Captain's Log, Stardate:
The ARC Crossing
Escape Cay and crew crossing the starting line in Las Palmas, 11/25/01. Photos by WindEvent.
Well the big day came and we all took to the air like a flock of geese. The trick at the start (for a non-racing sailor) was to avoid hitting one of the other 243 boats. We didn't so the start was a success.
Although there were hundreds of sailboats around us to start, they kept thinning out until, 24 hours later, there were none! Although racing is a game of skill, it also depends a lot on luck, i.e. who will get the most favorable wind. Some boats go straight for St. Lucia, some go south a little in the hopes of picking up stronger trade winds, and some go way south. We have chosen the later on the advice of a friend sitting at home in MN staring at internet weather charts. After our first 24 hours, Mary checked the web site (www.worldcruising.com) and noted we were 46th in the field. Like I said, we're not sailors of the racing ilk. But we have a gourmet cook on board and breathtaking views of the ocean with its 12 foot waves. You may think those are too big but they push you along, allowing you to surf, literally, down their sides! Nonetheless, we hope they don't get any bigger. And, if they happen to get a bit smaller, we're going to see what Layne can do with fresh fish.
Yesterday morning (Monday) at 10:05, we were doing 11 kts in 28 kts of true wind behind us when we all heard a terrible crash. The boat came nearly to a complete stop for a few seconds and then began to accelerate again. We knew we had hit something. We had all heard of containers falling off ships in a storm and floating mostly submerged posing a real hazard to sailboats. "Was that what we hit?, we thought as we rushed out of the saloon to the cockpit? NO! We observed a 20 foot area of brown water and then, to our disbelief, a huge whale! But there was no blood so we think the event simply scared the brown stuff out of all five of us.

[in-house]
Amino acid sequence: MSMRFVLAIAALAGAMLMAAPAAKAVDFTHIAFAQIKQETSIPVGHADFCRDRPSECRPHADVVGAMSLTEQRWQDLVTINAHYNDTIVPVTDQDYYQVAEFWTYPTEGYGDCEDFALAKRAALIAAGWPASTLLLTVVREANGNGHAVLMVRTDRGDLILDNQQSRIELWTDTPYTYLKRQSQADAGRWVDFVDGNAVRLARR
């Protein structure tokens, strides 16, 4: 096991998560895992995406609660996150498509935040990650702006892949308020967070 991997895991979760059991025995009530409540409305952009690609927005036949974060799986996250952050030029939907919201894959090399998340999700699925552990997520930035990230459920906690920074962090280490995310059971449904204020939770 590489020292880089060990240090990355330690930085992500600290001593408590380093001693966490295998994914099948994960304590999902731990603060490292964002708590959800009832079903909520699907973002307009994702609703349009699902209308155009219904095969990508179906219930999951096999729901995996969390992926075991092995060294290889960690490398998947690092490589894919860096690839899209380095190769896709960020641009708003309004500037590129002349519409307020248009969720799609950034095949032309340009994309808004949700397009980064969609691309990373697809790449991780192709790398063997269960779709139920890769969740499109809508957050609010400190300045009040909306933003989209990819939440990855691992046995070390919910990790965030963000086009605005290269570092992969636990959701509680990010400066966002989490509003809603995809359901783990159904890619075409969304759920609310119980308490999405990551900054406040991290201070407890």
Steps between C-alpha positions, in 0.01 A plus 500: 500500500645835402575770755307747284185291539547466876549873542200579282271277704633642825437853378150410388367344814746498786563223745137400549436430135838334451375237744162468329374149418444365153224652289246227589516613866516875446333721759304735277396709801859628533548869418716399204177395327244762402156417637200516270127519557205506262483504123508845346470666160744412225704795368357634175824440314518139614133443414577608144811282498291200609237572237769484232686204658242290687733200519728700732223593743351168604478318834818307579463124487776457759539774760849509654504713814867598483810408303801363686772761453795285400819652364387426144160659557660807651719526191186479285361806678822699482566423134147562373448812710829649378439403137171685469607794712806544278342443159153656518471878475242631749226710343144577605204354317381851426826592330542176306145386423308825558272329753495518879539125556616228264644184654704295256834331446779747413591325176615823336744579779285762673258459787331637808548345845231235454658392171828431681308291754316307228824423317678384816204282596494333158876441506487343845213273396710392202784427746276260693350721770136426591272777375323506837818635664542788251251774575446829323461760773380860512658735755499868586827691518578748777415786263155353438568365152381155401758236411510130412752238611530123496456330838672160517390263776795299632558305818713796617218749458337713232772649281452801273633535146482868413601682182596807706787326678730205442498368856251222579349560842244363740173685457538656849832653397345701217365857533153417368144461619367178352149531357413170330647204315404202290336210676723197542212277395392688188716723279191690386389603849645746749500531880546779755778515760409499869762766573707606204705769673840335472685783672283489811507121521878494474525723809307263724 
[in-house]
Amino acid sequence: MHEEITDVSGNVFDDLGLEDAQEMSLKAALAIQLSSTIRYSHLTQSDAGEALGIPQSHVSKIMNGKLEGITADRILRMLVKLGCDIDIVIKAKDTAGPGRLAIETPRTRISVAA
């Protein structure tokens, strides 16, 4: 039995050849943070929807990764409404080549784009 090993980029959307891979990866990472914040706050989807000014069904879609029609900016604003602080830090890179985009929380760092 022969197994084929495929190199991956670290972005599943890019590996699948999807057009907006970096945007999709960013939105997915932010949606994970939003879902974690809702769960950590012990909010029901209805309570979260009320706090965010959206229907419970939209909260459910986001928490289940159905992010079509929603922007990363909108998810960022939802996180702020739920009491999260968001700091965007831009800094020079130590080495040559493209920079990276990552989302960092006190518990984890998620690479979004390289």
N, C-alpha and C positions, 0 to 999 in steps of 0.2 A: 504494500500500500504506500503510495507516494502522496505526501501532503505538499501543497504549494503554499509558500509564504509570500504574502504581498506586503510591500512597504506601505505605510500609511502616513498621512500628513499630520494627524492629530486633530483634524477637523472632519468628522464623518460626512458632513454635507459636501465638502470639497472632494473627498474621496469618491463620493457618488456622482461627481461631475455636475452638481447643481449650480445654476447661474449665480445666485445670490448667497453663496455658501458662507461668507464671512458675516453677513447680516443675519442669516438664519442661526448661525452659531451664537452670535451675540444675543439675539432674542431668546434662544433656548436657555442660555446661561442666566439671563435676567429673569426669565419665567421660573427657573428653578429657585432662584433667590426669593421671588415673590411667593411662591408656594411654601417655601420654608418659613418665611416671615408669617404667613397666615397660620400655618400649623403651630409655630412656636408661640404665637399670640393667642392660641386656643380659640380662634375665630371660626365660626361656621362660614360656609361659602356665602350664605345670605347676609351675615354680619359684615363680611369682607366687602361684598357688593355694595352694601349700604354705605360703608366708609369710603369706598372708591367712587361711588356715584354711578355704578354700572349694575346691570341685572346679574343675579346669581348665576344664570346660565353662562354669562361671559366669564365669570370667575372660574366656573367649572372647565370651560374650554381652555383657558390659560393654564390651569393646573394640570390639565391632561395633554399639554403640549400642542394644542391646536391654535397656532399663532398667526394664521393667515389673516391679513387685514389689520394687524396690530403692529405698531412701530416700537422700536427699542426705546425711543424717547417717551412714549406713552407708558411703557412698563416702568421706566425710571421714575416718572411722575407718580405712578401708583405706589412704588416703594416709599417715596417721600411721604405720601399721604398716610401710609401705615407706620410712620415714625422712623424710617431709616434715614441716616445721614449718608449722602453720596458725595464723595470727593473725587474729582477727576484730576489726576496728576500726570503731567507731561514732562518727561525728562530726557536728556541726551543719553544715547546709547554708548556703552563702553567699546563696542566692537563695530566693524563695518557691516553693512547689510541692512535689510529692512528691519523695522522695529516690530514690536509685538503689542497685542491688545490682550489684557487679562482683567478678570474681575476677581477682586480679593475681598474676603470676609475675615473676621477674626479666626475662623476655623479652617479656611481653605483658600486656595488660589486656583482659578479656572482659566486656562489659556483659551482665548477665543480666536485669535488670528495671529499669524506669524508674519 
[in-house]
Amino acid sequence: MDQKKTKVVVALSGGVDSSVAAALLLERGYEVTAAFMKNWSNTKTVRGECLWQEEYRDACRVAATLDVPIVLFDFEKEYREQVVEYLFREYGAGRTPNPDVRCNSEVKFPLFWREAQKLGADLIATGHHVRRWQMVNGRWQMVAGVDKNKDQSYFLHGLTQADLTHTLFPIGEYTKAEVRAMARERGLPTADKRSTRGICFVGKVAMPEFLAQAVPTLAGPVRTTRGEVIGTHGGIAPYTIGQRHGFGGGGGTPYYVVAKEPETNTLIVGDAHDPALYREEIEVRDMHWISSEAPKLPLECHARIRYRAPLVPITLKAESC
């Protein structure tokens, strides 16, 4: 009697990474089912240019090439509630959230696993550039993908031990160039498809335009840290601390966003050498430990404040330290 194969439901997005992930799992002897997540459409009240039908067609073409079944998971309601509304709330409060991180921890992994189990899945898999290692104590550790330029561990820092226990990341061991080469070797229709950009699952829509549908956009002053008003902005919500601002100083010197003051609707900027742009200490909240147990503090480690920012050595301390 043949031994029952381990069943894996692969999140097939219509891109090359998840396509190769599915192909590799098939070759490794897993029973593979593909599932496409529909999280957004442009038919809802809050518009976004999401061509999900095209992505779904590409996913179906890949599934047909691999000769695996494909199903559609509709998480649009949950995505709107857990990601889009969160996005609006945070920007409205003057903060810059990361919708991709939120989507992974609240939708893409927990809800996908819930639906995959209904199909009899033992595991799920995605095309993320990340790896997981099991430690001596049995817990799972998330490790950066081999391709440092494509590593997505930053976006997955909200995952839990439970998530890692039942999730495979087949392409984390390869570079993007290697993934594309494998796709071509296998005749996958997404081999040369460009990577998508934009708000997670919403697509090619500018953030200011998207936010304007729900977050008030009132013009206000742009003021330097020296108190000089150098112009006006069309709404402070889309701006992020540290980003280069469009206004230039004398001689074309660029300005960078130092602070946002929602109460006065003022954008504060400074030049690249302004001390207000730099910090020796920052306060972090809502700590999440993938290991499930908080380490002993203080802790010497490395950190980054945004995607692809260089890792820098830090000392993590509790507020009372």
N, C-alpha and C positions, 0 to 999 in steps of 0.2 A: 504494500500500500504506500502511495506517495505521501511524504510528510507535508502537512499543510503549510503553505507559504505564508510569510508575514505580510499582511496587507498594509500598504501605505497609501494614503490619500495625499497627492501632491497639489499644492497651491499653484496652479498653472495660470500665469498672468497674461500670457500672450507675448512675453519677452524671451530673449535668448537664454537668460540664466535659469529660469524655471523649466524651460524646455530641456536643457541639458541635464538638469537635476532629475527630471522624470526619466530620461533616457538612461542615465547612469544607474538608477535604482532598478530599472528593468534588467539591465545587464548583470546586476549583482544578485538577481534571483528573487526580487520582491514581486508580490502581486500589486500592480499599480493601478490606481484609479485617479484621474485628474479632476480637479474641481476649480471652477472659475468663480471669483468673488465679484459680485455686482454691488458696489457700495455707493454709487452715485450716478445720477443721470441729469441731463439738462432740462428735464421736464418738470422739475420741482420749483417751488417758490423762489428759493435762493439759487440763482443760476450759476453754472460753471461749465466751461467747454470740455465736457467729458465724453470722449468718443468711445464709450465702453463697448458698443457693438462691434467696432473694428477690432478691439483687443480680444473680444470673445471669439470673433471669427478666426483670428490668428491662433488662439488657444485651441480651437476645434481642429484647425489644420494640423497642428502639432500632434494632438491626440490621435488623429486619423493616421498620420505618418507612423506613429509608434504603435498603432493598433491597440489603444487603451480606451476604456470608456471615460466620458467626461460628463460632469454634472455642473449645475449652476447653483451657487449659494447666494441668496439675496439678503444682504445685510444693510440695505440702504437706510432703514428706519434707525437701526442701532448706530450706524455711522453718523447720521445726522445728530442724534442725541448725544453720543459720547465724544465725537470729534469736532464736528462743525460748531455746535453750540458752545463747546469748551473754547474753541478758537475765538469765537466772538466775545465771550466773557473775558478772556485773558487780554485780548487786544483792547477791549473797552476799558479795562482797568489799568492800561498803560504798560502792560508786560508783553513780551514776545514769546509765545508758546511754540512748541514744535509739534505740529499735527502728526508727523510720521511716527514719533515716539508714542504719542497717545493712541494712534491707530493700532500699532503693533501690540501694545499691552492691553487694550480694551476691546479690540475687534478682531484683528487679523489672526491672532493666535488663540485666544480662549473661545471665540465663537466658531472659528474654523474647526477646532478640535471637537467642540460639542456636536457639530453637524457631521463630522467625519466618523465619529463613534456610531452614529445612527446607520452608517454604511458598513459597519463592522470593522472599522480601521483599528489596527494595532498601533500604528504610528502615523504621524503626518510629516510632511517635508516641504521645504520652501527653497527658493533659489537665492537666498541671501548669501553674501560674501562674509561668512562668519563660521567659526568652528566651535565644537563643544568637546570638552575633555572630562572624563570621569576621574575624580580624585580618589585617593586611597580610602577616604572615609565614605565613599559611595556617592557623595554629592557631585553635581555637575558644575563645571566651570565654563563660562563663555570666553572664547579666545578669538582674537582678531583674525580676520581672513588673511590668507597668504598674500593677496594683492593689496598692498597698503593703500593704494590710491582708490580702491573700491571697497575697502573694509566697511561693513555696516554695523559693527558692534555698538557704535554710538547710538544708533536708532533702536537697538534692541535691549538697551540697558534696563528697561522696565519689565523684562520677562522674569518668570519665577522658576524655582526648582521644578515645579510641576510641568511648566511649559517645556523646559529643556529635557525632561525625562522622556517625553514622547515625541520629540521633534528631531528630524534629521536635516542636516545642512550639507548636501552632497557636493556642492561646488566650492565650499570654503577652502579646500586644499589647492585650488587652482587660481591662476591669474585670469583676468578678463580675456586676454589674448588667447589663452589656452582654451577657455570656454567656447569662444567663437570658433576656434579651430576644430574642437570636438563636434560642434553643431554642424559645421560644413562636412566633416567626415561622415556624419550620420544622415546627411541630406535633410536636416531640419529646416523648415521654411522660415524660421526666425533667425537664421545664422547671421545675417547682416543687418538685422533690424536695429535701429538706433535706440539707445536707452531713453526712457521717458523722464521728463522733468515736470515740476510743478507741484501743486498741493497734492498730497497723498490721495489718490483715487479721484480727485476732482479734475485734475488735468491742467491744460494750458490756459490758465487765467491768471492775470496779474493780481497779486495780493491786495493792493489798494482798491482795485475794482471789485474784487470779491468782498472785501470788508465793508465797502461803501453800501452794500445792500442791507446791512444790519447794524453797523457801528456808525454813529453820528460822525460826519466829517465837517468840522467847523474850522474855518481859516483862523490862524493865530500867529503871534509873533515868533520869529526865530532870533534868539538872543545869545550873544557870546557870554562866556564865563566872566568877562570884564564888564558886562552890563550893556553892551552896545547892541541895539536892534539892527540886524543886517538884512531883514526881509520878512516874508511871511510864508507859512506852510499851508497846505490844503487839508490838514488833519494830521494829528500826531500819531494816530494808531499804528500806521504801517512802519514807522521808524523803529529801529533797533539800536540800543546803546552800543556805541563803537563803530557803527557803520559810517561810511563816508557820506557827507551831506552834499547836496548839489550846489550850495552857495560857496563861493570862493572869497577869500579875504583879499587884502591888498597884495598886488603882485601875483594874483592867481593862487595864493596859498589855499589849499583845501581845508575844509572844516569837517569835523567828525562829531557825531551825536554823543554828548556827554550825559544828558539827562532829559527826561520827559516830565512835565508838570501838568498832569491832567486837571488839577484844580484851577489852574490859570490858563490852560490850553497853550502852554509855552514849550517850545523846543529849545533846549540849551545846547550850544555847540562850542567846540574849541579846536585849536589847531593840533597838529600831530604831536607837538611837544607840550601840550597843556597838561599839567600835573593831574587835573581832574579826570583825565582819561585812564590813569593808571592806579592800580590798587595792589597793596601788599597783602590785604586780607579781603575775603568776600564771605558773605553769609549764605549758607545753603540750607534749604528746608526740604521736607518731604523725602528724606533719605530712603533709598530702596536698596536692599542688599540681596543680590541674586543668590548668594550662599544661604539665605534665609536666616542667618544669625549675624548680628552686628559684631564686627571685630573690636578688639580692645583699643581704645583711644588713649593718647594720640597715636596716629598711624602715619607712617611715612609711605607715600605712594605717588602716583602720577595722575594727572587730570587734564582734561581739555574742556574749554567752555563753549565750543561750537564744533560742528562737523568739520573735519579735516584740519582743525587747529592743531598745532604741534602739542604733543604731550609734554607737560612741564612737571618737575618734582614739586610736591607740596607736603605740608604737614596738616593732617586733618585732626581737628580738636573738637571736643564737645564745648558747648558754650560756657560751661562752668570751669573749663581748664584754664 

We immediately checked for damage and found one small leak in the starboard hull and notice our knot log (speed indicator) ceased working, probably because the little paddle wheel on the bottom of the hull was smashed. When the boat was built, we opted for skegs (fins that project downward in front of the propeller and rudders to protect them from just such a calamity and they appeared to have done their job because the steering appeared unaffected.
Other than that, nothing unusual has happened. Will keep you posted. Hope all is well with you!
>From N 24, W 20.5, this is the crew of Escape Cay signing off.